South Korea Votes
Apr. 13, 2016
South Koreans went to the polls on Wednesday to cast their ballots in a parliamentary election.
The South Korean National Assembly is a unicameral body and all of its 300 seats were up for grabs.
Before the election, Park's ruling Saenuri Party had 146 seats. The focus was on whether the ruling party could win a majority. And the outcome could determine whether President Park Geun-hye has a freer hand in her 2 remaining years in office.
Major South Korean media outlets were already reporting projected numbers of seats based on exit polls late Wednesday.
Public broadcaster KBS said its projection suggested that it will be difficult for the ruling Saenuri Party to win a majority.
It said the party was projected to take 121 to 143 seats, meaning it was not likely to hold on to its current numbers.
Meanwhile, KBS said opposition parties were gaining momentum. It said the main opposition Minjoo Party was expected to take 101 to 123 seats.
The third-largest People's Party was expected to gain seats, taking 34 to 41.
The National Election Commission put the provisional turnout at 58 percent, nearly 4 percentage points higher than the previous general election 4 years ago.
NHK World's Kim Chan-ju joined anchors Aki Shibuya and Sho Beppu in the studio from Seoul.
Shibuya: So Chan-ju, can you give us any updates?
Kim: I'm at a counting station in central Seoul's Jongno ward. Officials began counting ballots after voting ended 2 hours ago. The exit polls by other major TV stations also suggest that the ruling Saenuri Party will take fewer than 150 seats. We're waiting for the official results to come in.
Beppu: What was the big factor in voters' minds?
Kim: They were looking for candidates capable of re-energizing the flagging economy. Jongno, where I am, is the most competitive constituency. Ten candidates, including some of the country's powerful politicians, were vying for a single seat.
Closer Look at Election Campaign
Jongno is in the very center of the capital. This district has produced 2 South Korean presidents.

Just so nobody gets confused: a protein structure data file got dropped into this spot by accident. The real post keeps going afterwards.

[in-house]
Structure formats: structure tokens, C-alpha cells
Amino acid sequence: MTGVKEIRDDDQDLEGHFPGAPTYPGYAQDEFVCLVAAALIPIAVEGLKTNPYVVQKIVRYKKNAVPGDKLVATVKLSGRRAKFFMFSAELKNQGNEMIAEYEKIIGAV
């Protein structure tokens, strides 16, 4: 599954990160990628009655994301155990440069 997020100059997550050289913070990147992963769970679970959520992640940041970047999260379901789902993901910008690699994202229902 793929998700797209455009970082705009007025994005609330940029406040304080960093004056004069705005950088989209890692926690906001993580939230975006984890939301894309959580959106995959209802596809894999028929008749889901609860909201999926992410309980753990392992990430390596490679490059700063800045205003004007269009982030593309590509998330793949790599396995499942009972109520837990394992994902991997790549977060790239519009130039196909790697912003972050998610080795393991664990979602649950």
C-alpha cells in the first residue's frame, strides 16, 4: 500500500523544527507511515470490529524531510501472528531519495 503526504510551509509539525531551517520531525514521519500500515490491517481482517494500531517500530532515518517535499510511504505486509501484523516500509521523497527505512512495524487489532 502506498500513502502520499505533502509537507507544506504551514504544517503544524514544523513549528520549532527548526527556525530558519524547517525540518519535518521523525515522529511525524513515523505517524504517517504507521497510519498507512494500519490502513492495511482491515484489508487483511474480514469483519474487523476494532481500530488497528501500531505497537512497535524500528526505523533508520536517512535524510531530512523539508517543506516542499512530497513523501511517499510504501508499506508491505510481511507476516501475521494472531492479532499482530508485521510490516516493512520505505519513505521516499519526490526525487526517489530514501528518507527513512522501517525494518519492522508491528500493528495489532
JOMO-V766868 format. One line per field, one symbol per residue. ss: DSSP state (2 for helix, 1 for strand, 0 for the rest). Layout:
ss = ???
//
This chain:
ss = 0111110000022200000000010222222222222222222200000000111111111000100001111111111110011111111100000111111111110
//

Oh Se-hoon is running for the ruling Saenuri Party. He started out as a lawyer and went on to become mayor of Seoul. Many people are speculating that he'll run for the presidency next year.
"The Republic of Korea will be a truly advanced nation in the international community! I promise to make that dream come true for you!" Oh told supporters.
The main opposition candidate in this district is Chung Sye-kyun of the Minjoo Party of Korea. Chung used to serve as commerce minister. He's already been elected to the assembly 5 times.
"Who do we need to change the government? We need Chung Sye-kyun! Please vote for me, Chung Sye-kyun!" he said at a campaign stop.
One of the central issues in this election is youth unemployment. The ruling party believes that big companies are responsible for creating jobs. The party's leaders say the more vibrant companies are, the more opportunities there will be for young people.
"Rather than injecting public funds to create jobs, we need to strengthen the competitive edge of our core technologies. Truly high-quality jobs will be created when big firms increase their competitiveness," Oh said.
The main opposition party is taking a different strategy. It's focusing on increasing wages for the lower-income bracket to boost domestic demand.
"Every 1 percent of corporate profit should be paid as a tax for the youth. I want to create more jobs with the revenues from that tax," Chung said.
The third party, the People's Party, has been winning support from younger voters. It was co-founded by former-doctor and information-technology tycoon Ahn Cheoul-soo.
Ahn's trying to form a solid political footing for next year’s presidential race.
"The revolution has begun. This is an election for the people. The old and worn-out 2-party system is collapsing before our eyes. Please support our revolution to break down the old system," he told a group of supporters.
It looks like the new opposition party has enough momentum to gain seats and break into the current 2-party political system.
We are also waiting to see how the ruling party and opposition candidates are doing in hotly contested constituencies like here in Jongno.
Shibuya: It's no secret that the ruling Saenuri Party was torn by internal strife. Did this cost them in the election?
Kim: The process of picking candidates generated a lot of friction. Many wanted to stand, but in the end the nod usually went to those with close ties to President Park Geun-hye. Some who got left out decided to run as independents and that split the conservative vote. Media here reported that the ruling party lowered its initial target of winning 180 seats. And projections so far suggest that as a result, the party failed to claw back voters' support to claim a majority.
Beppu: So what impact do you think the results will have on President Park's final 2 years, and the upcoming presidential election next year?
Kim: The final election results won't be in till later tonight. But losing a majority means President Park will face difficulties in concentrating power to handle her administration. And there was a lot of political upheaval in the run-up to this election. This day is sure to reverberate for months to come, as the parties prepare to battle in next year's presidential race.